Skip to content

The FTC banned non-compete agreements. What does that mean for workers, the economy and your paycheck?

The FTC rule would eliminate a common part of employee contracts for millions in the U.S., one that limits innovation, mobility and wages, experts say.

Lina Khan sitting in a chair speaking.
Federal Trade Commission Chair Lina M. Khan says the ban on non-competes in employee contracts will result in higher wages and more startups. (Photo by Michael M. Santiago/Getty Images)

The Federal Trade Commission announced a new rule to ban non-compete agreements, an element of employee contracts that prevent workers from leaving to work for competitors, with a new rule that would radically change the U.S. labor market.

Despite the rule facing challenges from business groups –– the U.S. Chamber of Commerce sued the FTC over its authority to ban non-competes –– experts say the impact of the FTC’s decision would be seismic for workers, companies and the economy.

“For me, this is something that is a long time coming and should have happened sooner,” says Samina Karim, professor of entrepreneurship and innovation at Northeastern University. 

“It doesn’t seem that non-competes are necessarily good for firms’ own profitability, it seems that it’s not necessarily good for innovation, it’s certainly not good for employee choice,” Karim adds. “Denying choice usually always leads to bad outcomes.”

The FTC projects that eliminating non-competes will lead to the formation of more than 8,500 new businesses per year, a $524 wage increase per year for the average worker and a $194 billion decrease in health care costs over the next decade. The FTC also says the ban will result in an average increase of 17,000 to 29,000 more patents each year for the next decade.

Non-competes are a common practice in many industries in the U.S. According to the FTC, about 18% of U.S. workers, 30 million people, work under non-competes. These contract clauses usually prohibit employees from working for a competitor within a specific geographic area or a specific time period after they’ve left their current employer.

Headshot of Samina Karim (left) and Mindy Marks (right).
Samina Karim, professor of entrepreneurship and innovation at Northeastern University, and Mindy Marks, associate professor of economics at Northeastern, say states like Hawaii and California that have come down harder on non-competes show the benefits of a wider ban. Courtesy Photo and Photo by Alyssa Stone/Northeastern University

“In this case, if you ban these non-compete clauses, economic theory predicts wages should go up for workers and we should see more turnover,” says Mindy Marks, an associate professor of economics at Northeastern who specializes in labor economics. “Instead of being locked into their current employer, we should see greater mobility.”

That’s exactly what happened in Hawaii when, in 2015, the state banned non-competes in the tech sector. New-hire wages increased by 4% and mobility by 11%, researchers found. The same study found that, on average, in states with non-competes, tech workers had 8% fewer jobs and 4.6% lower cumulative wages over the course of their careers.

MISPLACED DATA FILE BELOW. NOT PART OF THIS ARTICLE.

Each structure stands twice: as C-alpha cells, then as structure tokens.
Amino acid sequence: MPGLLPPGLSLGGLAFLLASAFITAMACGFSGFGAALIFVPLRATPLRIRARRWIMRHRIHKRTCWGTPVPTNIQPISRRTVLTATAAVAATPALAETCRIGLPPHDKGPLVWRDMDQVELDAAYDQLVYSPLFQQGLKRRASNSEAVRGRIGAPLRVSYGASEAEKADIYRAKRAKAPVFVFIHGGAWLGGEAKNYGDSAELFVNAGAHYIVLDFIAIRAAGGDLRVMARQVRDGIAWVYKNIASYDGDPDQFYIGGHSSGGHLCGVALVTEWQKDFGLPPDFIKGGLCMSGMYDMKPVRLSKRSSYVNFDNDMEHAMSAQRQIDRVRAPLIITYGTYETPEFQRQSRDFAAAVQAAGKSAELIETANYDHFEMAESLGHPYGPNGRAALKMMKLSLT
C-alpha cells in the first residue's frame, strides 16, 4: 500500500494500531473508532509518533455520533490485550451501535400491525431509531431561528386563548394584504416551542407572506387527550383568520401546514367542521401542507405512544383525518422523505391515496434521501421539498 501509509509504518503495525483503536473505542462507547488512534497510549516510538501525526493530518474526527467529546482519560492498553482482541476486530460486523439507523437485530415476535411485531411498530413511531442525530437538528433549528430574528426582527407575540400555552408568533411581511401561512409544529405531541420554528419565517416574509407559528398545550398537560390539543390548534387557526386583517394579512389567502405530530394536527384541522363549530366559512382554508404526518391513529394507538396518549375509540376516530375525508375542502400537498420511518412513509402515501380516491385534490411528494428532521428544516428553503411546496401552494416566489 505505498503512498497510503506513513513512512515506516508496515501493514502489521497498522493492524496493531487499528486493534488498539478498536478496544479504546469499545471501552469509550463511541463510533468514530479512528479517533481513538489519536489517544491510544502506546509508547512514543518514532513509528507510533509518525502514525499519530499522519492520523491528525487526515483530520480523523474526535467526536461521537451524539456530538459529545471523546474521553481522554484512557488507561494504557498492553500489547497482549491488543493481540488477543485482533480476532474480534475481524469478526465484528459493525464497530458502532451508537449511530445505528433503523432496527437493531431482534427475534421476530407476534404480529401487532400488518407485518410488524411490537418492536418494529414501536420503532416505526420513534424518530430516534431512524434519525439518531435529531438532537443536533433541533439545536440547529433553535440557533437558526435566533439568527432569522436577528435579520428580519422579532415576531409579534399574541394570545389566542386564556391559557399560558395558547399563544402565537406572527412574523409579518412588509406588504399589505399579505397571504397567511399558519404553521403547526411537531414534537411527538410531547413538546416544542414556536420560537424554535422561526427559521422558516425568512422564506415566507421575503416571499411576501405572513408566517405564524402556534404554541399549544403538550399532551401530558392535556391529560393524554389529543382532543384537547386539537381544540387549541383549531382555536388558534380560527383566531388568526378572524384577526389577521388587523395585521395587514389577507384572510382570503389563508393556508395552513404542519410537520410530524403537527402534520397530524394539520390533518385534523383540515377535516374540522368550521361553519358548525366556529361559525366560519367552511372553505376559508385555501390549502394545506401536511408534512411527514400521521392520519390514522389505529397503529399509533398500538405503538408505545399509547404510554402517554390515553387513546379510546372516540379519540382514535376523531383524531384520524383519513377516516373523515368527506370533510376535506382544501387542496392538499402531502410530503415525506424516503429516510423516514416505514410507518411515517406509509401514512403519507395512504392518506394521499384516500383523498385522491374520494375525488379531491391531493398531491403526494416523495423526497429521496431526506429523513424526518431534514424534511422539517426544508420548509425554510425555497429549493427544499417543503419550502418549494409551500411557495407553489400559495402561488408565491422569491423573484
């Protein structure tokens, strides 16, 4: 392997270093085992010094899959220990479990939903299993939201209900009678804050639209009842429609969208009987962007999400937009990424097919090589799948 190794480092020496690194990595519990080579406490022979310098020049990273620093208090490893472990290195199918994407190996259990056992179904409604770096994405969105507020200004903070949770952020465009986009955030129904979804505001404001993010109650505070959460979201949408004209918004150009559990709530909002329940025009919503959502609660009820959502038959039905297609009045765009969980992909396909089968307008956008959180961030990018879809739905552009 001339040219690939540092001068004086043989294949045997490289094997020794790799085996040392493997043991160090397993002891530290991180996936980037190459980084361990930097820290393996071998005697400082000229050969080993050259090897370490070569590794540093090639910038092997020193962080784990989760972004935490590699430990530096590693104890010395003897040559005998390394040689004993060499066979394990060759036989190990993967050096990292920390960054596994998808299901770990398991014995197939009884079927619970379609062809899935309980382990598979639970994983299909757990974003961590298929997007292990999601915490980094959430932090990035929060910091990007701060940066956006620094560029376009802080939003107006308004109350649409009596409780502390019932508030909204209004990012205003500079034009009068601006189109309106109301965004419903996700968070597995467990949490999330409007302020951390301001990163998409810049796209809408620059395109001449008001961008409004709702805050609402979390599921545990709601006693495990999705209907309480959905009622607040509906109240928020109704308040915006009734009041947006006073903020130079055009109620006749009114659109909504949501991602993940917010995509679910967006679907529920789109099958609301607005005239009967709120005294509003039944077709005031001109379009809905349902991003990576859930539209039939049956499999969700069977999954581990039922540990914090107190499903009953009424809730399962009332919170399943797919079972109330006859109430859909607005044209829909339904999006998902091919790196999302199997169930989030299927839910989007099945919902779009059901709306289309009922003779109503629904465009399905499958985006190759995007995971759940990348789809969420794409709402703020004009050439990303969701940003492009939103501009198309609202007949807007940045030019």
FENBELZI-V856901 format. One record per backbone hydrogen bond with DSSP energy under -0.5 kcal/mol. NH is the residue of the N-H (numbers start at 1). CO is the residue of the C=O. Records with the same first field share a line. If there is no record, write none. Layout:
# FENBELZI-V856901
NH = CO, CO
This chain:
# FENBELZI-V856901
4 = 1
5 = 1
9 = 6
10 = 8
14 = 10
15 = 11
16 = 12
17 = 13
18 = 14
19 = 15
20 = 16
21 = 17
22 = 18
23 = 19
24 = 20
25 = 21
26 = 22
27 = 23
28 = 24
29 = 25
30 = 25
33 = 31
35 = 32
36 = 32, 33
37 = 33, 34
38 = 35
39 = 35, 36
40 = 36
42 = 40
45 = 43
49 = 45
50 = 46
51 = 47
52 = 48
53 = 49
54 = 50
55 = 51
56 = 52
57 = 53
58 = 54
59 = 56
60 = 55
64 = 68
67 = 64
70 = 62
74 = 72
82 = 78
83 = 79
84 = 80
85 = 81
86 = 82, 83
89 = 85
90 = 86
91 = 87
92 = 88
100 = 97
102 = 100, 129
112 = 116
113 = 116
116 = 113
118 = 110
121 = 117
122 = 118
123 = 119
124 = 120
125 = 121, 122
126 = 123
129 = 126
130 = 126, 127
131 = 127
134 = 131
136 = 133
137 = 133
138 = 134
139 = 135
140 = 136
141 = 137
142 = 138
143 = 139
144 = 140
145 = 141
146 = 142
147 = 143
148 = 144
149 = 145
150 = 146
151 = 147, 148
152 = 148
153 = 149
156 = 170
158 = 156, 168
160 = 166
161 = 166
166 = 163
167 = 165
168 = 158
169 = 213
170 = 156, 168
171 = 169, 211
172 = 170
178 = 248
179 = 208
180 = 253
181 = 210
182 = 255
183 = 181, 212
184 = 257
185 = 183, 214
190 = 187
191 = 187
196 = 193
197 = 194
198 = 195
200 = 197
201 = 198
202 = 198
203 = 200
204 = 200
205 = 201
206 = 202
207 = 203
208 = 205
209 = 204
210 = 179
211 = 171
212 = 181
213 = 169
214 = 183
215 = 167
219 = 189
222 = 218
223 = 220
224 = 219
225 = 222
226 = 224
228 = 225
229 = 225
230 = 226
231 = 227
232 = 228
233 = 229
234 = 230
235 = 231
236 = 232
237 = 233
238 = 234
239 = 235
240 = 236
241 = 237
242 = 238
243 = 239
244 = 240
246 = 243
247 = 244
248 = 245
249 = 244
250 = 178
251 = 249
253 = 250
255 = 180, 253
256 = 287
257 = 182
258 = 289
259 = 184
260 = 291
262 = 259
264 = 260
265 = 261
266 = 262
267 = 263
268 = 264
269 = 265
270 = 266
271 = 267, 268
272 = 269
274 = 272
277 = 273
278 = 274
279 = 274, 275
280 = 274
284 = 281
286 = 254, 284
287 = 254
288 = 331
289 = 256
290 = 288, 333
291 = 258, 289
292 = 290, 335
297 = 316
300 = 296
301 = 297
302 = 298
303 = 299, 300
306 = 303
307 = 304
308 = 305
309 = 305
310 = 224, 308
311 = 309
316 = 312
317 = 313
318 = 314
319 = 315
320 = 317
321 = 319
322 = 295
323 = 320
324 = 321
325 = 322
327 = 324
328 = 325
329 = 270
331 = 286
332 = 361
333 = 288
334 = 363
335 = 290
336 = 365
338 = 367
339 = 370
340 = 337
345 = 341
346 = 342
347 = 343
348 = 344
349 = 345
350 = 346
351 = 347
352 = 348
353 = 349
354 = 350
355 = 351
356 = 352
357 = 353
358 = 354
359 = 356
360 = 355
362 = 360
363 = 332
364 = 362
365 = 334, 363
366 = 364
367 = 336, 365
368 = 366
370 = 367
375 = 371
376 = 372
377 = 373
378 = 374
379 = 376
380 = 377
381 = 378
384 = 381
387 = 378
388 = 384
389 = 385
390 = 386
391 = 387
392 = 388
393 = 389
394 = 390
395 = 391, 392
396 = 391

“I have no reason to think that Hawaii is not representative,” Marks says.

According to Marks, the danger of non-competes is they have the potential to create a monopsony, a market environment where there is one buyer with a tremendous amount of power. Similar to a monopoly, this can result in lower wages and worse working conditions, Marks says.

“In that environment, non-competes help give firms market power, and there are certainly instances where non-compete contracts get drawn in such a way that there is literally one employer you can work for,” Marks says. “I’ve heard stories of hair salons who set up hair salons that say you can’t work for any other [competitor] within a 30-mile radius. That basically forecloses any other potential employer that you may have.”

The arguments for non-competes usually come down to the need for businesses to protect trade secrets or ensure long-term investment in employees is not lost to a competitor. 

But Karim notes there are already plenty of ways for businesses to protect their ideas, from patent laws to non-disclosure agreements. More than 95% of workers with non-competes have also signed an NDA, prohibiting them from sharing information about their employer’s trade secrets even after leaving, according to the FTC.

Karim argues the ban will create more opportunities for innovation, noting that this has already been happening in states like California that don’t support non-competes.

“We see that there’s a lot of innovation there when you give workers choice,” Karim says. “In sectors like biotech, [the ban] will certainly raise the question of when we codify things to have more patent protection, which we think of, in general, as intellectual property rights protection. That might be a little more prevalent, but, again, biotech has been in California for a long time.”

While the wage increases stemming from a non-competes ban will understandably grab headlines, Marks says the benefits of increased mobility for workers should not be underestimated.

“We saw in the COVID recession and recovery that there were wage gains, but the wage gains were really concentrated in people who switched firms, who could take advantage of the dynamism of the labor market and move to locations and industries that are growing and hiring,” Marks says. “Most economists think that worker mobility is a good thing for the economy; it helps it run more smoothly.”

“To me, this feels like a win,” Marks adds.